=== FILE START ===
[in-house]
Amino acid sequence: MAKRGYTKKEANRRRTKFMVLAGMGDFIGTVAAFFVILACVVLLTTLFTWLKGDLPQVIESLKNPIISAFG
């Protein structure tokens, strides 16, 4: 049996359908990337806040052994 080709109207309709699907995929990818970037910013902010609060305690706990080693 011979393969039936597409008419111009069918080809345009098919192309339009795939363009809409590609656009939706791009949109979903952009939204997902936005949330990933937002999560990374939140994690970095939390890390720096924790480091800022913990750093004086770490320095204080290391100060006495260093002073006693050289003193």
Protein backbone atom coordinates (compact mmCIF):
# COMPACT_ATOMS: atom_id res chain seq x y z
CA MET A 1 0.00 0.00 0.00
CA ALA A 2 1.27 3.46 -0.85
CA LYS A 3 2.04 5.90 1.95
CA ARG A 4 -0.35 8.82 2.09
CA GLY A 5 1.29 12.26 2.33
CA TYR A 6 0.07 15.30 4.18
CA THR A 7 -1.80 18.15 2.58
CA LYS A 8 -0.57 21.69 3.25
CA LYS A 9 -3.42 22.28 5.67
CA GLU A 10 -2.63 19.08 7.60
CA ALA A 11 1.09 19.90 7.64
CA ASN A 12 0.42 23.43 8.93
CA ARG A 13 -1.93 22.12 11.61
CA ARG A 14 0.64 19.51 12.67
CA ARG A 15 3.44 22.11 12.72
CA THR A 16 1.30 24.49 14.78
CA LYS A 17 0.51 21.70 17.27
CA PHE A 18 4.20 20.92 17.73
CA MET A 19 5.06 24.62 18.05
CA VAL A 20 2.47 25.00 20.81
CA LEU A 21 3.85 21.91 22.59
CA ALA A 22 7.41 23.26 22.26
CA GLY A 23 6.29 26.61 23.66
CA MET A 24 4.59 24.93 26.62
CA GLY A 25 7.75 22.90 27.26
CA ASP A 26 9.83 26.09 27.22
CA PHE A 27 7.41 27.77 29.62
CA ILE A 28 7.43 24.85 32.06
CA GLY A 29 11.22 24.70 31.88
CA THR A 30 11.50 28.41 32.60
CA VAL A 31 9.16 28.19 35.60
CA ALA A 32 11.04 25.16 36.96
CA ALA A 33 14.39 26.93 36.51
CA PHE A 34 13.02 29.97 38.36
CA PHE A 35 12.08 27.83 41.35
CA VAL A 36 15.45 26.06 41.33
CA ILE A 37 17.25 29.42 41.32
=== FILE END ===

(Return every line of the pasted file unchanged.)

[in-house]
Amino acid sequence: MAKRGYTKKEANRRRTKFMVLAGMGDFIGTVAAFFVILACVVLLTTLFTWLKGDLPQVIESLKNPIISAFG
């Protein structure tokens, strides 16, 4: 049996359908990337806040052994 080709109207309709699907995929990818970037910013902010609060305690706990080693 011979393969039936597409008419111009069918080809345009098919192309339009795939363009809409590609656009939706791009949109979903952009939204997902936005949330990933937002999560990374939140994690970095939390890390720096924790480091800022913990750093004086770490320095204080290391100060006495260093002073006693050289003193």
Protein backbone atom coordinates (compact mmCIF):
# COMPACT_ATOMS: atom_id res chain seq x y z
CA MET A 1 0.00 0.00 0.00
CA ALA A 2 1.27 3.46 -0.85
CA LYS A 3 2.04 5.90 1.95
CA ARG A 4 -0.35 8.82 2.09
CA GLY A 5 1.29 12.26 2.33
CA TYR A 6 0.07 15.30 4.18
CA THR A 7 -1.80 18.15 2.58
CA LYS A 8 -0.57 21.69 3.25
CA LYS A 9 -3.42 22.28 5.67
CA GLU A 10 -2.63 19.08 7.60
CA ALA A 11 1.09 19.90 7.64
CA ASN A 12 0.42 23.43 8.93
CA ARG A 13 -1.93 22.12 11.61
CA ARG A 14 0.64 19.51 12.67
CA ARG A 15 3.44 22.11 12.72
CA THR A 16 1.30 24.49 14.78
CA LYS A 17 0.51 21.70 17.27
CA PHE A 18 4.20 20.92 17.73
CA MET A 19 5.06 24.62 18.05
CA VAL A 20 2.47 25.00 20.81
CA LEU A 21 3.85 21.91 22.59
CA ALA A 22 7.41 23.26 22.26
CA GLY A 23 6.29 26.61 23.66
CA MET A 24 4.59 24.93 26.62
CA GLY A 25 7.75 22.90 27.26
CA ASP A 26 9.83 26.09 27.22
CA PHE A 27 7.41 27.77 29.62
CA ILE A 28 7.43 24.85 32.06
CA GLY A 29 11.22 24.70 31.88
CA THR A 30 11.50 28.41 32.60
CA VAL A 31 9.16 28.19 35.60
CA ALA A 32 11.04 25.16 36.96
CA ALA A 33 14.39 26.93 36.51
CA PHE A 34 13.02 29.97 38.36
CA PHE A 35 12.08 27.83 41.35
CA VAL A 36 15.45 26.06 41.33
CA ILE A 37 17.25 29.42 41.32